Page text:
You have just experienced significant storm damage to your property, and you need to be careful not to sign over your benefits. Some contractors may ask for permission to speak on your behalf with your insurance company. Before you sign, read the fine print. Otherwise, you may inadvertently sign over your benefits and any extra money allowed to you after your claim.

An Assignment of Benefits, or an AOB, is a document signed by a policyholder that allows a third party—such as a water extraction company, a roofer or a plumber—to "stand in the shoes" of the insured and seek direct payment from the insurance company. Once it is signed, any rights or benefits of the policy will go to that third party. So, if it costs $2,000 to repair your roof and your claim is more than that, technically that third party is entitled to the rest of that money. Several states, such as Florida, have experienced an influx of predatory contractors who seek out homeowners who have a loss covered by their policy. According to the Florida Department of Financial Services, there were 405 AOB lawsuits in 2006, and that number rose by 70 times to 28,200 by 2016.

You are not required to sign an AOB to have repairs completed. You can file a claim directly with your insurance company, which allows you to maintain control of the rights and benefits provided by your policy in resolving the claim.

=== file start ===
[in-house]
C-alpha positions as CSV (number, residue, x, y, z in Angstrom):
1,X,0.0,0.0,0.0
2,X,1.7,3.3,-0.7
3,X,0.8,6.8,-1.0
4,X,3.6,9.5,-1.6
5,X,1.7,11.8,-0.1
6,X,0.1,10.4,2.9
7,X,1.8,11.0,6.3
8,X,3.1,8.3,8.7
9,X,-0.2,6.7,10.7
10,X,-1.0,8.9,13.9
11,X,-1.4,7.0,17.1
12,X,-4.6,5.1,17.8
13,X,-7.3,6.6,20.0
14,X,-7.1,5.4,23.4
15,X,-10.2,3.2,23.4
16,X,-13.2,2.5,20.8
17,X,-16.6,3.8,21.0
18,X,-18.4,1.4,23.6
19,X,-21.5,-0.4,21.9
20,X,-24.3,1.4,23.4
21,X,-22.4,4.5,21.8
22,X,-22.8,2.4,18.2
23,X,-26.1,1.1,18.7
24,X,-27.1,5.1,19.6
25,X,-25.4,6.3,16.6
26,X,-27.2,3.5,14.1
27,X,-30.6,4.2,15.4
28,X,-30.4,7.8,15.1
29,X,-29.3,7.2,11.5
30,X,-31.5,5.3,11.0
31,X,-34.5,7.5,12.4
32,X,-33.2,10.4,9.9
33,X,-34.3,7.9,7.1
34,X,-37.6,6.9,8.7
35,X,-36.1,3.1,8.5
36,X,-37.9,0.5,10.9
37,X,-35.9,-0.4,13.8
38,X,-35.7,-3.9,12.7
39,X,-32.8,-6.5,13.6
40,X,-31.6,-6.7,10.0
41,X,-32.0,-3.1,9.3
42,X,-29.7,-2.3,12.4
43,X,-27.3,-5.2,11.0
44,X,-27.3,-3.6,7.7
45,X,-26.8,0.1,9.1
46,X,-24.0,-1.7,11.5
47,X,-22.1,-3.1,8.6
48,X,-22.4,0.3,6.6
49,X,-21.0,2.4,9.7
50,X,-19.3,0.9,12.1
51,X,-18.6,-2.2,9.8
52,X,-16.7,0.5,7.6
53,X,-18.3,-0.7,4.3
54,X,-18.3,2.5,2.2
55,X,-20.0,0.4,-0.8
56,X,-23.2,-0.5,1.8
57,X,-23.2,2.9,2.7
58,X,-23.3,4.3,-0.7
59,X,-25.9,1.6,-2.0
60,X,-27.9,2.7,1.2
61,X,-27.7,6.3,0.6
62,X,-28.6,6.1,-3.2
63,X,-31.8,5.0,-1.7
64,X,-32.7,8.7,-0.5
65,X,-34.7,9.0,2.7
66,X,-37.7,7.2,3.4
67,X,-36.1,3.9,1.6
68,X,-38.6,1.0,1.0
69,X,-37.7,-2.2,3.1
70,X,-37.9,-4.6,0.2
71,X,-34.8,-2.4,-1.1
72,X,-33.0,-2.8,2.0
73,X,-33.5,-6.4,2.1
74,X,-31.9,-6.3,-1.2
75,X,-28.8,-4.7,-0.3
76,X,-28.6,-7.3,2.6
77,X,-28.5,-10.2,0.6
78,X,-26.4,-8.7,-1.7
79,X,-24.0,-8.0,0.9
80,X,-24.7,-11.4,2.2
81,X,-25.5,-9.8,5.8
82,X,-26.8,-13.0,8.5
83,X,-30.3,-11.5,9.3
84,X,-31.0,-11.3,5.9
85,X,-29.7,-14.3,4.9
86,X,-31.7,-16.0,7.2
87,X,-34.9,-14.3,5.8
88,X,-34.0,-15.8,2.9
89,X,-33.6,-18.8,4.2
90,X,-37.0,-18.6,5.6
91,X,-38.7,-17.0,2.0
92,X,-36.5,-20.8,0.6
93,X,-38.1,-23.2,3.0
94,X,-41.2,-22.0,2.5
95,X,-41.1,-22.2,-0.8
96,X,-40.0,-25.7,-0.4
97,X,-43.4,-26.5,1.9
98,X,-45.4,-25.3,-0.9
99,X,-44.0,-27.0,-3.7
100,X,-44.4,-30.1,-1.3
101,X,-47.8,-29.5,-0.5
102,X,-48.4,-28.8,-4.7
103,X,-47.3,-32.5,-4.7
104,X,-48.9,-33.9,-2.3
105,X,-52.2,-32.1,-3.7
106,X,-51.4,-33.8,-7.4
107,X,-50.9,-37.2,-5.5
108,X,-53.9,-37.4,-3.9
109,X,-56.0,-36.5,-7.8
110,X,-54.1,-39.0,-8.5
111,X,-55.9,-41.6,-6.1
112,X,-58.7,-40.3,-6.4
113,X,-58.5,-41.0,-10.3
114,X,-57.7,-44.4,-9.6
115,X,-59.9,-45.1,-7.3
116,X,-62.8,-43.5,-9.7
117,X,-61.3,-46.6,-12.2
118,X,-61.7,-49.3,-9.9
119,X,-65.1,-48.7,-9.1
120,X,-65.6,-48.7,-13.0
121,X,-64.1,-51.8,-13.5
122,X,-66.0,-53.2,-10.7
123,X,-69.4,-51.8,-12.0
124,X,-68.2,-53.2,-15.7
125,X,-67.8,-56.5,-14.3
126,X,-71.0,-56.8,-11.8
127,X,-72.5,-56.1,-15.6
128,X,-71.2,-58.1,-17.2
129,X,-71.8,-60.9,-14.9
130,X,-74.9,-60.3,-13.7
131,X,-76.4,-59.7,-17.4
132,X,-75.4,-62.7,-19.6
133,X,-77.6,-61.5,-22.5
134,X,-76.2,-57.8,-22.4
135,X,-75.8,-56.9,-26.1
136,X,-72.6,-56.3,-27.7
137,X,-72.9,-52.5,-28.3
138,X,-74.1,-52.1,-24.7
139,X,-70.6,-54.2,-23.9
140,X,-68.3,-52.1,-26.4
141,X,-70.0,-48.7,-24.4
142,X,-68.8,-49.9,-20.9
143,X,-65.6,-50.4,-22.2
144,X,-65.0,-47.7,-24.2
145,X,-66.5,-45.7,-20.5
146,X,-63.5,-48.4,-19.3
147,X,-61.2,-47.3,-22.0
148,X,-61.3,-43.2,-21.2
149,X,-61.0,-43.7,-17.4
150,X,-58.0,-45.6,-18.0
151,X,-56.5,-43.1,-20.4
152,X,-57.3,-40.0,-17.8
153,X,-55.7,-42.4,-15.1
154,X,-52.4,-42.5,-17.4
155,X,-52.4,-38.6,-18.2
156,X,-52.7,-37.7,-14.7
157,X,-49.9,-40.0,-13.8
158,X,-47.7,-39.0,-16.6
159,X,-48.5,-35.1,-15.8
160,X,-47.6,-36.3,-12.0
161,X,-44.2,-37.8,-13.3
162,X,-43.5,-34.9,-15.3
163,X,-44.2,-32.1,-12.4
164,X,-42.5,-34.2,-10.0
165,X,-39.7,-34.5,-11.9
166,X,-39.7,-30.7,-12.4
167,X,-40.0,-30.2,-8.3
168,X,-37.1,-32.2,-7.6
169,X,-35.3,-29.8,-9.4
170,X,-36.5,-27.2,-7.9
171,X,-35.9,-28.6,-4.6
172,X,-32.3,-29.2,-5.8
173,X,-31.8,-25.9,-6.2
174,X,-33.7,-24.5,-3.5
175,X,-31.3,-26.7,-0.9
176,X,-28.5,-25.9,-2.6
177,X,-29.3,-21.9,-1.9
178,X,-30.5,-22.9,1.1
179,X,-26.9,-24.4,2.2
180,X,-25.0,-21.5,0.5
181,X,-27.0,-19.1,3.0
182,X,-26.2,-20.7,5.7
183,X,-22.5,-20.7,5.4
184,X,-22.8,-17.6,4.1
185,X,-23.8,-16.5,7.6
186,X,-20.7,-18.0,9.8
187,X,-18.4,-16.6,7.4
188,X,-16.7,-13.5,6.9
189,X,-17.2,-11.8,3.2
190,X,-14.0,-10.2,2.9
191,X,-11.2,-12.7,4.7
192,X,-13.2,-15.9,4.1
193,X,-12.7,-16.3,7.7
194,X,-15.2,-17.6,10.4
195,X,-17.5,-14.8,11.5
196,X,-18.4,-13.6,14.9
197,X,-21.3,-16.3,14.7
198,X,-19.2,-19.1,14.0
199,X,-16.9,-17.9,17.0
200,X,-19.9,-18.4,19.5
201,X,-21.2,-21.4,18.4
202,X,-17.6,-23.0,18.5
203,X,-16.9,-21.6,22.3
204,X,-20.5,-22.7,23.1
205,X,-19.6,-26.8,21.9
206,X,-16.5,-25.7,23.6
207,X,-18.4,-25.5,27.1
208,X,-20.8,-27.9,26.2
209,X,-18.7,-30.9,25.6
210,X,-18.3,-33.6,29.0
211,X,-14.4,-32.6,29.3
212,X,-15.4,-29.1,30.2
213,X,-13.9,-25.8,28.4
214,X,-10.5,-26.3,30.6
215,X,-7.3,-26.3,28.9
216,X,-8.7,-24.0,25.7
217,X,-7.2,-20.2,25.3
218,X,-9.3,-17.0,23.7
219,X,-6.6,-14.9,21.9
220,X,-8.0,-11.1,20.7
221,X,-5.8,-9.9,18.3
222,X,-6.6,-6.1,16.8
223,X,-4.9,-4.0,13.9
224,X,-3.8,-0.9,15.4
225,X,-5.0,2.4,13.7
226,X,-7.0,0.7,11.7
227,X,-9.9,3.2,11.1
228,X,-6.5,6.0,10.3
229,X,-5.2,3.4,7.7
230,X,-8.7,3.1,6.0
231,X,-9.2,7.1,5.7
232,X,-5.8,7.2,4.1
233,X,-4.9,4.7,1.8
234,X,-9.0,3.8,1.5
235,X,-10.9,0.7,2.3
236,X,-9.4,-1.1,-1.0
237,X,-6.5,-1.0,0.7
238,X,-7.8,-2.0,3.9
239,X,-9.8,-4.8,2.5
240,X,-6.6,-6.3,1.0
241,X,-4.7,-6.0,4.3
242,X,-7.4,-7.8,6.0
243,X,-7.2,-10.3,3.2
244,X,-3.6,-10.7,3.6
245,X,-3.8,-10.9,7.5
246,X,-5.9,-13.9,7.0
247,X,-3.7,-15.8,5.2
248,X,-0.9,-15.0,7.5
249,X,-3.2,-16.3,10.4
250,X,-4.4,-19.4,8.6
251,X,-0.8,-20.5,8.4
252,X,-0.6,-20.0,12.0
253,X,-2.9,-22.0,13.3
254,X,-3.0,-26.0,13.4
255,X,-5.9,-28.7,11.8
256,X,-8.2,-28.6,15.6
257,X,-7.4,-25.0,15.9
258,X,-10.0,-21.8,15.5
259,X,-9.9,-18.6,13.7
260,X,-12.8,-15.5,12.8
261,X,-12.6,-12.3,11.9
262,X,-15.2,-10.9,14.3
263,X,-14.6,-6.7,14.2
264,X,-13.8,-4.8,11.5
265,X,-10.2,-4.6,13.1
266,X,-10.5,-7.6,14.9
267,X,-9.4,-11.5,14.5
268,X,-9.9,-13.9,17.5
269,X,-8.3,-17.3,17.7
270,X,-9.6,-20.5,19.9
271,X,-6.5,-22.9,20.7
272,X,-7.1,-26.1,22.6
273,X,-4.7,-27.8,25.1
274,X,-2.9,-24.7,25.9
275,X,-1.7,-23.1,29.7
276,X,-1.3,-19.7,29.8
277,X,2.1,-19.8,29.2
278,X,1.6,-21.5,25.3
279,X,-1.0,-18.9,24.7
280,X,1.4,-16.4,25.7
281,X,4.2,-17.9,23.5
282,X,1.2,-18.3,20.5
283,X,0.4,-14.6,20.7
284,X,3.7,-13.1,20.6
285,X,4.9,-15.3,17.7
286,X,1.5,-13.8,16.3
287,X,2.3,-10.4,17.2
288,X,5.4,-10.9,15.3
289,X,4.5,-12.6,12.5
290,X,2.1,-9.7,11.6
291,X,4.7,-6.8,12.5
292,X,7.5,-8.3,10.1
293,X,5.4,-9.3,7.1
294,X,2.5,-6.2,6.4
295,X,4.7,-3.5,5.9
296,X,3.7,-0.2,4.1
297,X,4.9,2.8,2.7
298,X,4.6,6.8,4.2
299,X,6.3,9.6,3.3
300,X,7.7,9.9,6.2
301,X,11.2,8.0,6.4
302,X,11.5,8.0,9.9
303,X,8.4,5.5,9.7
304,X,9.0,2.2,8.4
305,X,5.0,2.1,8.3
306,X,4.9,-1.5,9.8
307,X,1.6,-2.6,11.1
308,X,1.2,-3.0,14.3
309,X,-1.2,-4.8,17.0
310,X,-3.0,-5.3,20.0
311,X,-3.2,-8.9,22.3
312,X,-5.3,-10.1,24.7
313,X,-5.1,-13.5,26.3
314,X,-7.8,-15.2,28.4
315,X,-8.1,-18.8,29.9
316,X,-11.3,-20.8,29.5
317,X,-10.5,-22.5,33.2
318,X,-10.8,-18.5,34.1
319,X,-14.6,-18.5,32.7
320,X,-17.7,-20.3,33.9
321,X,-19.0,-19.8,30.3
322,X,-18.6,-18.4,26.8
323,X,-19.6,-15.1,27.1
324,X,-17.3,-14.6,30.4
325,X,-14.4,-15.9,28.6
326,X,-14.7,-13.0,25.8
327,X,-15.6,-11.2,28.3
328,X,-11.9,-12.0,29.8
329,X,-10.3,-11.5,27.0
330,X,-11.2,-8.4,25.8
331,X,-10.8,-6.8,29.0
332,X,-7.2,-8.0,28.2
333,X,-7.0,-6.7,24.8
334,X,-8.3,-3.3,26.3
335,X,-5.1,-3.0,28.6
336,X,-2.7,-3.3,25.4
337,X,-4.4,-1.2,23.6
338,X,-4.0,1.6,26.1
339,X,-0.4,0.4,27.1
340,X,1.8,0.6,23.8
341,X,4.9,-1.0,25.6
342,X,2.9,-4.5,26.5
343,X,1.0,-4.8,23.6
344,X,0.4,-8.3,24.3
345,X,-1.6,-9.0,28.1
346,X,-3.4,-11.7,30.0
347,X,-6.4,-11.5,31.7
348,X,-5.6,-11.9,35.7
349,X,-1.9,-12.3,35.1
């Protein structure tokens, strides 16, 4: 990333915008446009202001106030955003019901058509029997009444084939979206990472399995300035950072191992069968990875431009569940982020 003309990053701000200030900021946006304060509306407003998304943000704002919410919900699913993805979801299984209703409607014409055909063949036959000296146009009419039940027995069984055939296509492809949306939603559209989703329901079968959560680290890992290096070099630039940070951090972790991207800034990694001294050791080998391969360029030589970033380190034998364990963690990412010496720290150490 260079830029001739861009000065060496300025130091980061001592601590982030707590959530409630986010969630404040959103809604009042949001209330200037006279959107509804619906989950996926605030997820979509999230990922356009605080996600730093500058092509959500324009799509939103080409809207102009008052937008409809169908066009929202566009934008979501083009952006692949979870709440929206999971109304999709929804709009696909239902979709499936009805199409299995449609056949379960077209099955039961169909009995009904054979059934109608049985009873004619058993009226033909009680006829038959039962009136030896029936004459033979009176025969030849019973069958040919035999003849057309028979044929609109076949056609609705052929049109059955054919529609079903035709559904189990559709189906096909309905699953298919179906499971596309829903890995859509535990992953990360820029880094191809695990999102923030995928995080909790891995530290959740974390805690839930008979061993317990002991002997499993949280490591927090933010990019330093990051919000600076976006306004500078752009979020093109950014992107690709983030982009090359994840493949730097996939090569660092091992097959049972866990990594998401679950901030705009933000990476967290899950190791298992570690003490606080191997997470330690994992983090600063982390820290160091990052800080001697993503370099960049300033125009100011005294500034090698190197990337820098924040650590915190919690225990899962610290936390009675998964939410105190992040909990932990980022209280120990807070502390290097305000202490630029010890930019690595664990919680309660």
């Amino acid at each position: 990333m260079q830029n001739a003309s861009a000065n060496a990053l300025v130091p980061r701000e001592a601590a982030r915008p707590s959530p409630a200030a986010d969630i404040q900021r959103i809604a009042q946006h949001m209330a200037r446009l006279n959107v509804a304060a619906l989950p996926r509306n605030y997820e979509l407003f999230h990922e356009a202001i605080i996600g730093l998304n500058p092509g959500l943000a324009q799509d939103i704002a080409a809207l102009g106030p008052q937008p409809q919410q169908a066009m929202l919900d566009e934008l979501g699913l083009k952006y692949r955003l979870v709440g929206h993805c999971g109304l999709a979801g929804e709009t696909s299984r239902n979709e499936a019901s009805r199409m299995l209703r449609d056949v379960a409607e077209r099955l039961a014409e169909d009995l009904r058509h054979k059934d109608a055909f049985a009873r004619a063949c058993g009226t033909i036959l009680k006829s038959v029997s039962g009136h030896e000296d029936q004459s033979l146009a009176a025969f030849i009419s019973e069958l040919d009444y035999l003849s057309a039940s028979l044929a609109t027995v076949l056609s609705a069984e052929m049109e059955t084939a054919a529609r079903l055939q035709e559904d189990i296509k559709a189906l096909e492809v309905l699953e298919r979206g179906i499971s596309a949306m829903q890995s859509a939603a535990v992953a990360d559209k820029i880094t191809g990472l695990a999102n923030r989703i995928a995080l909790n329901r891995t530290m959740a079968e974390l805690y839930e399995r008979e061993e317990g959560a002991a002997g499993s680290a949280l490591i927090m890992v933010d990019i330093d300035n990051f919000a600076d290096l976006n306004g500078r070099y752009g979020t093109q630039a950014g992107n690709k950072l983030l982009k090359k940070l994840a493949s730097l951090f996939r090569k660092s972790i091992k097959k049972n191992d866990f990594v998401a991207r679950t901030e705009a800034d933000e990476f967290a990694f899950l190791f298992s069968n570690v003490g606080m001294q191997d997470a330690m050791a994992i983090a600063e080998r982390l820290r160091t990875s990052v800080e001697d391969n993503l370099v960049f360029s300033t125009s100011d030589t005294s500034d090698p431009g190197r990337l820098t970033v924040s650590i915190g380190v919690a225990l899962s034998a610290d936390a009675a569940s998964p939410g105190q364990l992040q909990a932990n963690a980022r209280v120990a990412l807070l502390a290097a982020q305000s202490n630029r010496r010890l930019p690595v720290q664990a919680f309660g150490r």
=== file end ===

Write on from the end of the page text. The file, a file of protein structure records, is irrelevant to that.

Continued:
Be alert for fraud

Home repair fraud is common after a natural disaster. Contractors often come into disaster-struck regions looking to make quick money by taking advantage of victims.

It is a good idea to do business with local or trusted companies. Ask friends and family for references. You can also check with the Better Business Bureau to ensure contactors are licensed in your state. Your insurer may also have recommendations. Always get more than one bid on work projects. Your adjuster may want to review estimates before you make repairs.

More information

States have rules governing how insurers handle claims. If you think that your insurer is not responding in a timely manner or completing a reasonable investigation of your claim, contact your state insurance department. You can find more information on disaster preparedness at Insure U. The NAIC is also offering tips on what to do before the storm hits and special considerations for flood insurance.

About the NAIC

As part of our state-based system of insurance regulation in the United States, the National Association of Insurance Commissioners (NAIC) provides expertise, data, and analysis for insurance commissioners to effectively regulate the industry and protect consumers. The U.S. standard-setting organization is governed by the chief insurance regulators from the 50 states, the District of Columbia and five U.S. territories. Through the NAIC, state insurance regulators establish standards and best practices, conduct peer reviews, and coordinate regulatory oversight. NAIC staff supports these efforts and represents the collective views of state regulators domestically and internationally. For more information, visit